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08.08.18

NHS estates: Running the show

Source: NHE July/August 2018

Martin Steele, chief operating officer at NHS Property Services (NHSPS), discusses what his organisation has been doing to improve the efficiency of estates in the NHS, and explains why it is more than just a commercial landlord.

Given the scale of the financial challenges facing the NHS, optimising the use of its estate has never been more important.

Alongside the 1.3 million people that make up the NHS workforce and the development of digital health tools and services, property is arguably the third key enabler of positive change to improve patient care.

It is also the reason NHSPS was formed in 2013 by the Department of Health, taking ownership of more than 3,500 NHS facilities previously owned by the strategic health authorities  and primary care trusts – roughly 10% of the entire NHS estate. 

NHSPS has since disposed of 348 properties declared surplus by CCGs, raising £293m for reinvestment, saving £120m in running costs, and releasing land for more than 4,700 much-needed new homes in the process.

Its role in bringing property and facilities management expertise to the NHS estate, as well as ensuring all cost savings and capital receipts it generates are reinvested in the NHS estate, is quite straightforward – or at least I thought it was.

After almost a year with NHSPS, I am aware that some people think differently. In such instances, we are not viewed as the responsive property partner and facilities provider we work hard to be, but rather as a commercial landlord disconnected from the demands of delivering frontline care. 

Some NHS customers have told us our service levels are inconsistent and we are not focused enough on their needs. In many cases, they may have a point. As an organisation, NHSPS has arguably been too internally-focused on sorting out problems inherited from the parts of the primary care estate, to the detriment of customer service provision.

A key difference now, though, is data: better data and more of it. Slowly but surely, we are starting to leverage the data from one of the largest property portfolios in Europe, installing industry-standard systems to offer insight and advice across the health economy.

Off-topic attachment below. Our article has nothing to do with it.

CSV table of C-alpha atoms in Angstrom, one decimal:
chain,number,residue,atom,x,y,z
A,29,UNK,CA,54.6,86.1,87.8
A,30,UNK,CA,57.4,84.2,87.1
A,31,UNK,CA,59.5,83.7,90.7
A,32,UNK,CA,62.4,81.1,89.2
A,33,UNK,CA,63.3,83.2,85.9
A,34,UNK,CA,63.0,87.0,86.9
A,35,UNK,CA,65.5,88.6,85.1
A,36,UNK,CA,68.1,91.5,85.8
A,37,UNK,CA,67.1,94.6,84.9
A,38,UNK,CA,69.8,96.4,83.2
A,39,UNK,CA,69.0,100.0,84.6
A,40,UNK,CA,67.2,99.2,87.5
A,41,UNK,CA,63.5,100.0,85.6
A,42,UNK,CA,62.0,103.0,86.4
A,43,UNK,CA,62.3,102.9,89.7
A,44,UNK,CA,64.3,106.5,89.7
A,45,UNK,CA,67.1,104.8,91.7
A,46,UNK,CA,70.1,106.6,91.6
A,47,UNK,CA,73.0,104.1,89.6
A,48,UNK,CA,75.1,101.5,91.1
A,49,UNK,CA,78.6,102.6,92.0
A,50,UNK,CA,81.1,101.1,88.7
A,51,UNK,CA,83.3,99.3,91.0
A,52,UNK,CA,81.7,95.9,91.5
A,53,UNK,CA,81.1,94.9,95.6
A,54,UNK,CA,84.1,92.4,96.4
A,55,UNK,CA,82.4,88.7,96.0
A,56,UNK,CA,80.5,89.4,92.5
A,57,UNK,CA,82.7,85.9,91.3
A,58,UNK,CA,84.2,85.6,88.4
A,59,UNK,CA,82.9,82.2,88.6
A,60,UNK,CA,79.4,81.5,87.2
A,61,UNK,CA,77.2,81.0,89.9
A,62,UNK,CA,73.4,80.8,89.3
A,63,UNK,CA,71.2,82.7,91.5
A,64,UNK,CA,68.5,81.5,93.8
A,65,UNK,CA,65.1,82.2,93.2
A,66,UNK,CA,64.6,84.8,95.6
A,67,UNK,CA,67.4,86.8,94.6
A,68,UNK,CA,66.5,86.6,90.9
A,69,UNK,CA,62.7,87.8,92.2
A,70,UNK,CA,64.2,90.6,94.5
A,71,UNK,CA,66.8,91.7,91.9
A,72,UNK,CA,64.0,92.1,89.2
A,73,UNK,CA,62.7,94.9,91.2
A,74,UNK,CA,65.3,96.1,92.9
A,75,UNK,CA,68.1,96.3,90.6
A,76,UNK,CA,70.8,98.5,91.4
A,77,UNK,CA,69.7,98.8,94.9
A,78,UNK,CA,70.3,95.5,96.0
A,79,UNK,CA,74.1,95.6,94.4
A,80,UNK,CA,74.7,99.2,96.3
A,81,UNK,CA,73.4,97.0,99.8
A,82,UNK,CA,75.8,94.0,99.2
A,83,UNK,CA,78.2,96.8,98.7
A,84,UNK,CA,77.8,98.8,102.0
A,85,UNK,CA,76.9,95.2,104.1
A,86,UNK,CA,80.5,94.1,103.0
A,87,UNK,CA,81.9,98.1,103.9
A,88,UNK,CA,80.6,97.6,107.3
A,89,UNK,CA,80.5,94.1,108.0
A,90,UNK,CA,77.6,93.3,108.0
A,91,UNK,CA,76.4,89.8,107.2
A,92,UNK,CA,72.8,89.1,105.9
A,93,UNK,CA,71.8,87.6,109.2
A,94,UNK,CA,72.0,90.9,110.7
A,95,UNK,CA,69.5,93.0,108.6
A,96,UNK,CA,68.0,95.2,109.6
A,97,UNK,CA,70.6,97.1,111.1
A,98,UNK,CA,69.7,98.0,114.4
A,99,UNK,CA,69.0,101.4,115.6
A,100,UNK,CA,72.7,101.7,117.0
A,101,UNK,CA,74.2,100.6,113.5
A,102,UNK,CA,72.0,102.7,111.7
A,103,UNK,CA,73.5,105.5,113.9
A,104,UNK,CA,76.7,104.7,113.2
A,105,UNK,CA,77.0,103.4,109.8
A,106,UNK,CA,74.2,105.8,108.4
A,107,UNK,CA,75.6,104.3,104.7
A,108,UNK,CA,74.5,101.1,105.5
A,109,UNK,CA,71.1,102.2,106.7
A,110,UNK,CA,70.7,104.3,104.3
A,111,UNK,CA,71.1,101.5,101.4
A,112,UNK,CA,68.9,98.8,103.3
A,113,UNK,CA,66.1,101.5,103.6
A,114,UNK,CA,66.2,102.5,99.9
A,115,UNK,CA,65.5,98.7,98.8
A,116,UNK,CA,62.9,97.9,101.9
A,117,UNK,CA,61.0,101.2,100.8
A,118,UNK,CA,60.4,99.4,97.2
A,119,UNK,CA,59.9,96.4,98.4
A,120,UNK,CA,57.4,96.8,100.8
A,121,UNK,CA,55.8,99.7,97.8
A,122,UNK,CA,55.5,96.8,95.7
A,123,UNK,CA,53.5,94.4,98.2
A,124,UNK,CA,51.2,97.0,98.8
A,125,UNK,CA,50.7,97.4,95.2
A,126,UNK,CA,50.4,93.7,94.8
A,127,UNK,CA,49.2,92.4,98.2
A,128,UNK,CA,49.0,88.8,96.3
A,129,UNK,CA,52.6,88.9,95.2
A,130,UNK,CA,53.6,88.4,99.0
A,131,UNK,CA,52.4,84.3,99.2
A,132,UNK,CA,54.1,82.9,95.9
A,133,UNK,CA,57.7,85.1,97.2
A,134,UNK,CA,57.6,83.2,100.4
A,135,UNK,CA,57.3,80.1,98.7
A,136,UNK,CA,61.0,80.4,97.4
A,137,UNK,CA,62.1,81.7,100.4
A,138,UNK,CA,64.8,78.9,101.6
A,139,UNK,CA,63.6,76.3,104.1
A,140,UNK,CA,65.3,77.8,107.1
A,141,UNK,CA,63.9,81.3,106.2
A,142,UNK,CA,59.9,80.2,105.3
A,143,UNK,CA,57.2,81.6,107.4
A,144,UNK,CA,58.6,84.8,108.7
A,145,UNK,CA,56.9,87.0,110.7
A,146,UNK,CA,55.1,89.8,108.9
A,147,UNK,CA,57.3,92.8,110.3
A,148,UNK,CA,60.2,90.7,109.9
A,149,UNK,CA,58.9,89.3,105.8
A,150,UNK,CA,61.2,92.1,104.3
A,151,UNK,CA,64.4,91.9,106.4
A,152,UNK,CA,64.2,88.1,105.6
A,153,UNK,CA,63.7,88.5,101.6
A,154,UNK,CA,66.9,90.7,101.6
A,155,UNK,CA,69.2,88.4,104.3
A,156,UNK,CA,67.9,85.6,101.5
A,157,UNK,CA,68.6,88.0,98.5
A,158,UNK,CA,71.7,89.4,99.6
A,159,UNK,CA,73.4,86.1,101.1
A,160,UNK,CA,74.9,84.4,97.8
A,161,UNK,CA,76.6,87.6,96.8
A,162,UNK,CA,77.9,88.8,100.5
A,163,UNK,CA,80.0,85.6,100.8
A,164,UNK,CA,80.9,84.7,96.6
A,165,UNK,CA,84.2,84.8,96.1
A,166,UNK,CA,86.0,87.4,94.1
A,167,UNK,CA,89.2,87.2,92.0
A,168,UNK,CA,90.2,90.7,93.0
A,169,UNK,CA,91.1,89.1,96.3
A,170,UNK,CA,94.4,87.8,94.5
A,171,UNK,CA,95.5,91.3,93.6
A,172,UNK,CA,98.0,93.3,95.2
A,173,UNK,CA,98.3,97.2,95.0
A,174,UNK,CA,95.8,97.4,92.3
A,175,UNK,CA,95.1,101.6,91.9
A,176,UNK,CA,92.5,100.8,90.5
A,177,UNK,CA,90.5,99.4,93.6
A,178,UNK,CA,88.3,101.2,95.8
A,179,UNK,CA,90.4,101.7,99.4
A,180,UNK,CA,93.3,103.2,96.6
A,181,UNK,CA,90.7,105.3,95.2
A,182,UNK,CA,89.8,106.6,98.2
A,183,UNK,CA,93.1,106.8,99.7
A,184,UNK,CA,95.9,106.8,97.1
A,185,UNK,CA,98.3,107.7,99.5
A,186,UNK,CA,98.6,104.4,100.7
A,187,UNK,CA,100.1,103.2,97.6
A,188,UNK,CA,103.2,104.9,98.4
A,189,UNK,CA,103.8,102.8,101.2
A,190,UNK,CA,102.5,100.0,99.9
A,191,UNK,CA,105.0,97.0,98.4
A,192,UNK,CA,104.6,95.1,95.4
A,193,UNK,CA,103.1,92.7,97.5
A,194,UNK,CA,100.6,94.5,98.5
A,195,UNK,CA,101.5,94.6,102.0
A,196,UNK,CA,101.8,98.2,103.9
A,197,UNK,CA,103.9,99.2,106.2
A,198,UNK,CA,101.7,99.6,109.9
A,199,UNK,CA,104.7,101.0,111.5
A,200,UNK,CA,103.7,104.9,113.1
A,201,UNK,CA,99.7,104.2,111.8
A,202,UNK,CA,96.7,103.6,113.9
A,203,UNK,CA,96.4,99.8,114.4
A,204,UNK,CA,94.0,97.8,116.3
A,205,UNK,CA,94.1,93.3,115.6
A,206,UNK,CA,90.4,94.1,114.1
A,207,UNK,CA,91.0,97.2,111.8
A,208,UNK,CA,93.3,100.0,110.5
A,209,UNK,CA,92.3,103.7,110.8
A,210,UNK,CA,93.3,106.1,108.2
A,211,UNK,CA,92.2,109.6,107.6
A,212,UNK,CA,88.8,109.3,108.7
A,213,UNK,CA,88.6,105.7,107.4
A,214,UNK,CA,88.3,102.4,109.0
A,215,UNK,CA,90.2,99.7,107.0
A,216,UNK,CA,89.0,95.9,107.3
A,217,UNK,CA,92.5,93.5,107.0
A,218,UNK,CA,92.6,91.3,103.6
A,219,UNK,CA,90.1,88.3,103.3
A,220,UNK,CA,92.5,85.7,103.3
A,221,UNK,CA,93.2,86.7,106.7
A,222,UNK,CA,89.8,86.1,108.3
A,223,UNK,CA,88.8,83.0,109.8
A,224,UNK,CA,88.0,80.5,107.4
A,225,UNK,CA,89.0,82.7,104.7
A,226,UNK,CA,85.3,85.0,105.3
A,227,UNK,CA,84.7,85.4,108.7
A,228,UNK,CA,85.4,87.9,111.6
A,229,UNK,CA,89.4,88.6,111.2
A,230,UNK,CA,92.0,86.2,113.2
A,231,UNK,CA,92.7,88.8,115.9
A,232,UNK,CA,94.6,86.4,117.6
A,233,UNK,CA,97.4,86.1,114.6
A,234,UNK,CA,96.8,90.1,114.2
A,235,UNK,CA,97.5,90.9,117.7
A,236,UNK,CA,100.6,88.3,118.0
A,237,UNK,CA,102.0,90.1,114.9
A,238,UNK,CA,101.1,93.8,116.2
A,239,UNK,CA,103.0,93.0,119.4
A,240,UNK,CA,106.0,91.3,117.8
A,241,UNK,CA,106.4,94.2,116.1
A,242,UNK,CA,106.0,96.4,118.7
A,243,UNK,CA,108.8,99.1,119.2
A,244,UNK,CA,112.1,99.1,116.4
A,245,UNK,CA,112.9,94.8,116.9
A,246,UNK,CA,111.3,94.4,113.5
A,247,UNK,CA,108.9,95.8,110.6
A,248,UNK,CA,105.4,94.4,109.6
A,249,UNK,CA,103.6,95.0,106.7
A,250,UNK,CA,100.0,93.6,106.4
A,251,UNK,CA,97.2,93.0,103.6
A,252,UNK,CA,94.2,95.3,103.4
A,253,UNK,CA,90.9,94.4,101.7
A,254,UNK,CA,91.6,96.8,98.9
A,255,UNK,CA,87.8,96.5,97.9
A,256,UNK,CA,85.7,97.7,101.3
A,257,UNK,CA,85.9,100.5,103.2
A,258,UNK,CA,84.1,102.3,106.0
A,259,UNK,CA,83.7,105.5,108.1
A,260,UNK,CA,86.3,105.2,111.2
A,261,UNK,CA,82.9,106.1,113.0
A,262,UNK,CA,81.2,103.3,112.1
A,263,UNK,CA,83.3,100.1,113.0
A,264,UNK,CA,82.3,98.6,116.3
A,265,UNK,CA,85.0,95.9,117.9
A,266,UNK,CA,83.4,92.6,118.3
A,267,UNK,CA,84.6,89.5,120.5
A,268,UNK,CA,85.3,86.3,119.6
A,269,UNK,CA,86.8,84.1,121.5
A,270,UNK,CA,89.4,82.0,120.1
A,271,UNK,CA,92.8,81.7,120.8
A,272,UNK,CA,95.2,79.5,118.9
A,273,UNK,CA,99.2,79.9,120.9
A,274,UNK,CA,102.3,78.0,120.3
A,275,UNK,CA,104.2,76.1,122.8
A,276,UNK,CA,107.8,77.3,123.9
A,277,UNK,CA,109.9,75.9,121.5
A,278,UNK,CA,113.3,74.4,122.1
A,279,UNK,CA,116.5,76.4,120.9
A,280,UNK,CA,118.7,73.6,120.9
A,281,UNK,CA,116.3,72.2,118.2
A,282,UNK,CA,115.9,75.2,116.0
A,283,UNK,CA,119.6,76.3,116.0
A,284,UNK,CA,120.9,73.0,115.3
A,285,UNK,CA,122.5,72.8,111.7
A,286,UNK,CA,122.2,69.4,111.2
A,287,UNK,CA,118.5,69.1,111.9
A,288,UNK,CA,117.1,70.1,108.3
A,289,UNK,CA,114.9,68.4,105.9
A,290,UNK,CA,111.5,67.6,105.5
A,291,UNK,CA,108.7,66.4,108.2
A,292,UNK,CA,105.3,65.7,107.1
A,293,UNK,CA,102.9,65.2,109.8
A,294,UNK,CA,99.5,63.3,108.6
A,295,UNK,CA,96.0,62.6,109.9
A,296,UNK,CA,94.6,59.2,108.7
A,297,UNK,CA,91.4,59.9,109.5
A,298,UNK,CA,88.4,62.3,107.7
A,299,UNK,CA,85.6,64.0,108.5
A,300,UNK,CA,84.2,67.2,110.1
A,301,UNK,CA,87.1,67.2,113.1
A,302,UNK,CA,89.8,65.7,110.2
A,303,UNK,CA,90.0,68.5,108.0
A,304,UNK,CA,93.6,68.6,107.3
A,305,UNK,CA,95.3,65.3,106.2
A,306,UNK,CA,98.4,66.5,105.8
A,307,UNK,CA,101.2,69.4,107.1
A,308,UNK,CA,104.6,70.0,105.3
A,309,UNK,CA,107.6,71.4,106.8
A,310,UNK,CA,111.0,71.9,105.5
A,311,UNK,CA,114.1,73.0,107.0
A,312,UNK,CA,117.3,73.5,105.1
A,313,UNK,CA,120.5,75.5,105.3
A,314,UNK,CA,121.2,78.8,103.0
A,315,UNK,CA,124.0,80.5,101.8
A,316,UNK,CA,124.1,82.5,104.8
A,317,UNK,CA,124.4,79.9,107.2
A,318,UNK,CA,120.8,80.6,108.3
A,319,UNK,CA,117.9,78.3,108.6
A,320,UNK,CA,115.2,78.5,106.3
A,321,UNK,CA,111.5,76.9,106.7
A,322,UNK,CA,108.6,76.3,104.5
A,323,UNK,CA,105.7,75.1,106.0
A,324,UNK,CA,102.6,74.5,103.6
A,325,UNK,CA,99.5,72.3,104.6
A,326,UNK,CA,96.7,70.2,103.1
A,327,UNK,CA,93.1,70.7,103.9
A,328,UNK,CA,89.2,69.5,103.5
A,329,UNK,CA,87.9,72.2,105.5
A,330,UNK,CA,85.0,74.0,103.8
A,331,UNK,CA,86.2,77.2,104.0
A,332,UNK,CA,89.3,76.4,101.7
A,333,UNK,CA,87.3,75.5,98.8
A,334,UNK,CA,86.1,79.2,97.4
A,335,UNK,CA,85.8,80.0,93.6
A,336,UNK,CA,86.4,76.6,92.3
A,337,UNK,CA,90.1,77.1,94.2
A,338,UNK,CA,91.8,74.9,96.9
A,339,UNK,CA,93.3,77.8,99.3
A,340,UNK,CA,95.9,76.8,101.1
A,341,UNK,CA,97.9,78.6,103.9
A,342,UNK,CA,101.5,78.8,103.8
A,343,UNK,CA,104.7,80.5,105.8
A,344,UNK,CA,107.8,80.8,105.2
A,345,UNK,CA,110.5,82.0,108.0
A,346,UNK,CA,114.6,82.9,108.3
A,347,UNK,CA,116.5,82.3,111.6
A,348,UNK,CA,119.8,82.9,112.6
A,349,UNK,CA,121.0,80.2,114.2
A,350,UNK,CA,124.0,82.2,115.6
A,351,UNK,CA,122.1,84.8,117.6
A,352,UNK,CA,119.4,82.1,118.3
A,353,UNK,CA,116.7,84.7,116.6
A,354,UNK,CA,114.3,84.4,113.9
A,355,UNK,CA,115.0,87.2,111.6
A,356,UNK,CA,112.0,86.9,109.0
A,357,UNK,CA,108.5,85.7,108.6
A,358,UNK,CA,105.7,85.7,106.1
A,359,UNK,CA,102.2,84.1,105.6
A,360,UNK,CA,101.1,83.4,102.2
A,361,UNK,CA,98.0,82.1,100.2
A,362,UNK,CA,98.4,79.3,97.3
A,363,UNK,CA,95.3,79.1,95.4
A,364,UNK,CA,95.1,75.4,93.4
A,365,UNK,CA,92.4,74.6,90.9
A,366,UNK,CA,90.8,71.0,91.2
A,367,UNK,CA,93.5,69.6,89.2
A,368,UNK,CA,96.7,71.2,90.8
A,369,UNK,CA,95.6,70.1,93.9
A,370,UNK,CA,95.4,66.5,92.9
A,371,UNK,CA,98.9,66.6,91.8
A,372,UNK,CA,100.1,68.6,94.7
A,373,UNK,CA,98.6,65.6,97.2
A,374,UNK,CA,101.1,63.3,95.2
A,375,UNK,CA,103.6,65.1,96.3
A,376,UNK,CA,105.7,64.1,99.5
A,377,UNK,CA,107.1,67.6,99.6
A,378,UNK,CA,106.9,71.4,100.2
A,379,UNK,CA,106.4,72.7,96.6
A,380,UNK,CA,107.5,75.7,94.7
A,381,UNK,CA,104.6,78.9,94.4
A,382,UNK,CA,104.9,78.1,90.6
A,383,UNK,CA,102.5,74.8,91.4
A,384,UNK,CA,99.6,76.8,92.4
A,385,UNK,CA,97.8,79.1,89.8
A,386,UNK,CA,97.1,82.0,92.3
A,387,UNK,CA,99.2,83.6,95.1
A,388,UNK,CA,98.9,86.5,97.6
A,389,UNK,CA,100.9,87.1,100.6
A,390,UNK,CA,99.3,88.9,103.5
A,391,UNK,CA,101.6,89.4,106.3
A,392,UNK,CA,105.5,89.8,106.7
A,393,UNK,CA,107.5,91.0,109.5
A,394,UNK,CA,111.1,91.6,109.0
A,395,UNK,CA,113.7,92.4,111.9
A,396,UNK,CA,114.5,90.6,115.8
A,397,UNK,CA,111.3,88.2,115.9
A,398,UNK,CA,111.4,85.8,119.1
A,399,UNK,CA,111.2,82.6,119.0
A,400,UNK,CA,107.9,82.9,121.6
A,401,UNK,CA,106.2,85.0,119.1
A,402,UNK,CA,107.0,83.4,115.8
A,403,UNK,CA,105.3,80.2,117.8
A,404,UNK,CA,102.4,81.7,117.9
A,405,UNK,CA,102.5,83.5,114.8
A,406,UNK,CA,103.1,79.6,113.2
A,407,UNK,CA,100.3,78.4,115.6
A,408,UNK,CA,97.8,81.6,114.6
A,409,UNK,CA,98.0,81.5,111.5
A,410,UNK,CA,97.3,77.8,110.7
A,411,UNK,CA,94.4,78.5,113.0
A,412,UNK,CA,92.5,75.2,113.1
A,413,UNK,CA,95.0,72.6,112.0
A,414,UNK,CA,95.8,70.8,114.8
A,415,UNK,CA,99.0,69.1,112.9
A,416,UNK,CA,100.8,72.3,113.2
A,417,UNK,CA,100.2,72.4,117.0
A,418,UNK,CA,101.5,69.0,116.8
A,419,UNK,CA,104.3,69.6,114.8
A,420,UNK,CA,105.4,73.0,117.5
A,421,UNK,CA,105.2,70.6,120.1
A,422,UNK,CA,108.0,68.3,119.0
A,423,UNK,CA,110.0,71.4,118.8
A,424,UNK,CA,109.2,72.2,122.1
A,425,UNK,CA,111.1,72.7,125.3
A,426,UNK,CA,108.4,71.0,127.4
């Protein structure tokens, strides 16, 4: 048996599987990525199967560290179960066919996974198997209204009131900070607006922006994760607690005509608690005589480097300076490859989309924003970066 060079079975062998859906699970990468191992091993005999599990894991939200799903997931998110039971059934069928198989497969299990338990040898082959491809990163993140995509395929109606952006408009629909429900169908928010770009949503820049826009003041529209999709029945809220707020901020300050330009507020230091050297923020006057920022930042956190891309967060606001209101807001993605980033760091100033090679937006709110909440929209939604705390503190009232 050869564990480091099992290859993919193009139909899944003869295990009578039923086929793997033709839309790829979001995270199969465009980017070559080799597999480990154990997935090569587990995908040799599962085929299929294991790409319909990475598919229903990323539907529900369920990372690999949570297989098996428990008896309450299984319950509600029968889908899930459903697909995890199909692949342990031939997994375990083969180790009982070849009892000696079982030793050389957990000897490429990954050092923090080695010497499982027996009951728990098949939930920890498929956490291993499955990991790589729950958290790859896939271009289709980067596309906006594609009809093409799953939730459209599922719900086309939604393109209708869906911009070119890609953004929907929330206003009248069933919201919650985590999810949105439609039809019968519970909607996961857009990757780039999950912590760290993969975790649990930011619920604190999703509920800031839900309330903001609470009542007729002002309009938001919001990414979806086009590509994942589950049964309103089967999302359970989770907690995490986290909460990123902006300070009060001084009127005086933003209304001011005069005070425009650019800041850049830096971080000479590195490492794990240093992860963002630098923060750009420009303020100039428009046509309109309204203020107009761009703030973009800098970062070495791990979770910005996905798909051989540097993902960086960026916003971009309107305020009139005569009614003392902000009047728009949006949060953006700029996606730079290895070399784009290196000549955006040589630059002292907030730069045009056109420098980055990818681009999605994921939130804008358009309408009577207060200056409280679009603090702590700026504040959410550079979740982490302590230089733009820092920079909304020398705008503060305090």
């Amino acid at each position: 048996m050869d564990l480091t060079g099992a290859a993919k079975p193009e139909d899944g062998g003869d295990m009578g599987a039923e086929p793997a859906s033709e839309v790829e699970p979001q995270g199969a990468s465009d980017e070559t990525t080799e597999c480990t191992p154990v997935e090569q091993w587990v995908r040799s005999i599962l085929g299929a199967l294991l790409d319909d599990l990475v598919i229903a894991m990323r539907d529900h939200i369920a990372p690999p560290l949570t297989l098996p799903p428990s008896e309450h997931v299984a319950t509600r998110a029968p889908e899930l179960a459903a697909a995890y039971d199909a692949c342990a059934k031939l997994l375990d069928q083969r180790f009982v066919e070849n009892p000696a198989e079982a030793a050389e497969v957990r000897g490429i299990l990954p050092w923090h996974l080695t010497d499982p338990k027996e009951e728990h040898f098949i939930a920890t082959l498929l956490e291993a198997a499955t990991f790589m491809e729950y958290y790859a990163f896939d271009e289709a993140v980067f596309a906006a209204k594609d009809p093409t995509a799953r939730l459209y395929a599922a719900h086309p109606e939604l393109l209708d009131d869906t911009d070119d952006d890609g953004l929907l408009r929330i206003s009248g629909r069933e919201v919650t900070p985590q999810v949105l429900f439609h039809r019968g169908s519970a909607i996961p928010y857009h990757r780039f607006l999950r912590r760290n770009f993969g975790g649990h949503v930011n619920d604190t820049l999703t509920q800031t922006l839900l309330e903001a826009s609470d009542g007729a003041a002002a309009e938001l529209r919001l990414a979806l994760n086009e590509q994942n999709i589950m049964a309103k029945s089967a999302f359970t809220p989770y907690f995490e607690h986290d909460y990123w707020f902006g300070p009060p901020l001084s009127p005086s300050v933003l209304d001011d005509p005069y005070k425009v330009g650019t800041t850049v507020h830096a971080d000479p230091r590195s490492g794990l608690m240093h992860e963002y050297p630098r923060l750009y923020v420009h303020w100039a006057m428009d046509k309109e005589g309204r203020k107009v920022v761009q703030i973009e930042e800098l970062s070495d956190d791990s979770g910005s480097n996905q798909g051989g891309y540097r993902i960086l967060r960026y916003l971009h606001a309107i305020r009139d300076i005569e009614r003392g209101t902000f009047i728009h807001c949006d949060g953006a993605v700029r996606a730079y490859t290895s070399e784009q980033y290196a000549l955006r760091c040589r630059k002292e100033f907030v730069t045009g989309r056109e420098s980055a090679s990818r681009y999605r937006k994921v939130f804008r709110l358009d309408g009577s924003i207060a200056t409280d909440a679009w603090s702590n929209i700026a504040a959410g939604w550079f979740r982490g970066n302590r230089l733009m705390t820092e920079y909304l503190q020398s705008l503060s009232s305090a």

By March next year, we’ll have introduced an operational technology platform, a commercial grade CAFM system, to underpin operational delivery and provide near real-time reporting.

FM service delivery costs are not where we need them to be, and so we’re in the middle of inflight contract renegotiations and exploring different methods of service delivery, including rebalancing the insource/outsource models. We know we can improve service whilst reducing cost and deliver improved value for money.

Our capital construction teams will deliver projects in excess £100m in this financial year and approximately half will be directed at backlog maintenance. A prioritised programme has been developed and I’m encouraging the teams to collaborate with customers to ensure alignment on priorities.

Common challenges we face concern our customer investment schemes, with considerable time spent developing schemes with customers and commissioners, which are ‘shovel-ready,’ only for them to be abandoned at the last minute. Collectively, we need to be more joined-up, with common investment goals.

We are also working at increasing the number and types of ways customers can use the estate to support them on a day-to-day basis such as an easy-to-use online booking system for sessional space, which provides a new, flexible and cost-effective way of accessing convenient, good-quality, well-managed clinical and non-clinical spaces.

This scheme also helps commissioners identify underutilised space, in addition to vacant space, which is estimated to cost the NHSPS estate in excess of £10m a year. Handing back such surplus space to NHSPS frees up budgets for frontline care and supports future improvements.

No one in the NHS needs reminding that capital is scarce, but the NHSPS model doesn’t call for more; it relies on recycling existing asset capital to deliver more, and provides opportunities for property people to play their part in delivering a better NHS.

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